Soccer -Imports help U.S. compete with more established soccer nations
By Michael Kahn
NATAL, Brazil, June 20 (Reuters) - The United States have long imported talent to help compete with more established soccer nations, a policy that paid off spectacularly at the 1950 World Cup in Brazil when Haitian-born Joe Gatjens' strike secured a shock 1-0 victory over England.
Gatjens, the son of a Haitian mother and German father, helped to cause one of the tournament's biggest-ever upsets and the U.S. recruitment drive took on renewed vigour after the Americans were thumped in their first World Cup appearance in 40 years in 1990.
That team, drawn mainly from players that came out of the U.S. collegiate ranks, lost all three group games in Italy and showed the Americans they had a long way to go to truly compete on the international level.
Four years later at the 1994 tournament on home turf, coach Bora Milutinovic rounded up a handful of dual nationals who played key roles in propelling the Americans out of the group stage and showed a melting pot approach could work.
The U.S. team look set to continue that trend against Portugal on Sunday with seven dual citizens who chose to represent the United States over countries where they had been raised in the squad for the Group G clash.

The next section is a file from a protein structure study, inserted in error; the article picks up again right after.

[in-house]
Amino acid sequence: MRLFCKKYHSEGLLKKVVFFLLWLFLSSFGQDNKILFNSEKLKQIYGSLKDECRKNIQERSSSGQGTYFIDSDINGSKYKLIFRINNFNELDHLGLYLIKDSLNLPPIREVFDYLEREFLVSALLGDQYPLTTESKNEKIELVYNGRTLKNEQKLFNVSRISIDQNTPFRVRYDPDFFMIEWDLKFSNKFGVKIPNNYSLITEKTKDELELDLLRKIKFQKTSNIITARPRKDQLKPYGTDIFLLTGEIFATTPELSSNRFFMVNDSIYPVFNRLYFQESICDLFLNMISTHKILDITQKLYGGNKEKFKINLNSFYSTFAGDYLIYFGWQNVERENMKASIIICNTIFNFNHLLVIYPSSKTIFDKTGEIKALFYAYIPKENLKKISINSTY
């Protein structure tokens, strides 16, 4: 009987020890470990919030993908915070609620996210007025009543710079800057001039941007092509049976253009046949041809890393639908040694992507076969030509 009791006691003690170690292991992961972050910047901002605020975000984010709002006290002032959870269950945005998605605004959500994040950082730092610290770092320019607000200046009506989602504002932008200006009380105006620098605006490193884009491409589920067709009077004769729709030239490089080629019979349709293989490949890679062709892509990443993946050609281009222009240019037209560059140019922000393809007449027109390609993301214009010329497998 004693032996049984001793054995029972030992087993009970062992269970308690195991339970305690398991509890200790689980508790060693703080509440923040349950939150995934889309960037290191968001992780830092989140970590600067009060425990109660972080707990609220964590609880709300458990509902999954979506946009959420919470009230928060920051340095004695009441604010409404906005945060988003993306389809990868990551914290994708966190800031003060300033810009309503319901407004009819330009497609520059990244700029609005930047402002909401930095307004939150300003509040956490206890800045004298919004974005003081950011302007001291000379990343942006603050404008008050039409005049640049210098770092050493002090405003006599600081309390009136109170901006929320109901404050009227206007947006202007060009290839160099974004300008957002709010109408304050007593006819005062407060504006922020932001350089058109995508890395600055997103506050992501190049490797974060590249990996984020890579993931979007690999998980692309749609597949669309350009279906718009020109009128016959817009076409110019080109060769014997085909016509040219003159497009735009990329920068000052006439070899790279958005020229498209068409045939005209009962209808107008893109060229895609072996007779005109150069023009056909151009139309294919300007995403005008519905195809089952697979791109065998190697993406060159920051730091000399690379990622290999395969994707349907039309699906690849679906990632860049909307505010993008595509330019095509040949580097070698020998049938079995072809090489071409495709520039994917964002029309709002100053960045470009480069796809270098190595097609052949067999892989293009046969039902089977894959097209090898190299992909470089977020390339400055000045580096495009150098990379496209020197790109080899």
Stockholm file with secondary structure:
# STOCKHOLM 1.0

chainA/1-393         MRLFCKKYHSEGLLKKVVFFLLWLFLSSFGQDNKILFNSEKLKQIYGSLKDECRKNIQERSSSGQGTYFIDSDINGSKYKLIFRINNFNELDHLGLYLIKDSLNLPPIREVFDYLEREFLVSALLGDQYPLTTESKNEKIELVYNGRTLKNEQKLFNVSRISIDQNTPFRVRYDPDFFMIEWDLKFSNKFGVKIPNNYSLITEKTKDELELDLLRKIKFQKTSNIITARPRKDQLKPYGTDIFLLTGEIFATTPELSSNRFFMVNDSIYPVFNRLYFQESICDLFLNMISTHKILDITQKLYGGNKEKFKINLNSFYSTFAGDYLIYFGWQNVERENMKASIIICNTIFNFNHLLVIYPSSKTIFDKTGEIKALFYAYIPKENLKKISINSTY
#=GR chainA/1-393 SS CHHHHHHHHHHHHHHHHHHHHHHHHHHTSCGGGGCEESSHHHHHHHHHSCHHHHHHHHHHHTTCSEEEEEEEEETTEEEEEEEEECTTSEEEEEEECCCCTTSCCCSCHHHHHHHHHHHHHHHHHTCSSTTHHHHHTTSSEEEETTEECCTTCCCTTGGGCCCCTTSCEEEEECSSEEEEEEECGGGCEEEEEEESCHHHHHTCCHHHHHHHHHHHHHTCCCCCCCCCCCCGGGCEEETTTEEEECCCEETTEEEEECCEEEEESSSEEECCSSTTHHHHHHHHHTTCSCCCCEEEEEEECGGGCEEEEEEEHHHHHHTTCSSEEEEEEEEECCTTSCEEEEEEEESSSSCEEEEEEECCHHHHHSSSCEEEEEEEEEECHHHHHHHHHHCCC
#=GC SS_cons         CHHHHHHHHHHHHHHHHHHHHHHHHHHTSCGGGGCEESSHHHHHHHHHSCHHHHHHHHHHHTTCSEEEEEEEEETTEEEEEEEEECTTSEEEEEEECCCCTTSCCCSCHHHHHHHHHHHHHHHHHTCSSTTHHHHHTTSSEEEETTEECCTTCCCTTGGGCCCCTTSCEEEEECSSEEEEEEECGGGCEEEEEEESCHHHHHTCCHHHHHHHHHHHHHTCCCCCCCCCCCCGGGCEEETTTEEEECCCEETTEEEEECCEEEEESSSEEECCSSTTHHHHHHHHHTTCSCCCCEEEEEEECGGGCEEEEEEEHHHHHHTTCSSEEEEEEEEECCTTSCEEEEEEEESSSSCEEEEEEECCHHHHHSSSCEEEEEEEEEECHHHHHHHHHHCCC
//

The core of the group are sons of American soldiers who fathered them when they were stationed in Germany, a country where the United States still operates military bases.
The German-Americans, who learned their football in the same system that produced U.S. coach Juergen Klinsmann, include John Brooks, whose late goal powered the United States to a 2-1 victory in their opening World Cup match against Ghana.
Like Brooks, starters Jermaine Jones and Fabian Johnson as well as substitutes Timmy Chandler and 19-year old Bayern Munich prospect Julian Green all chose the nation of their serviceman fathers rather than the country where they were raised. Continuación...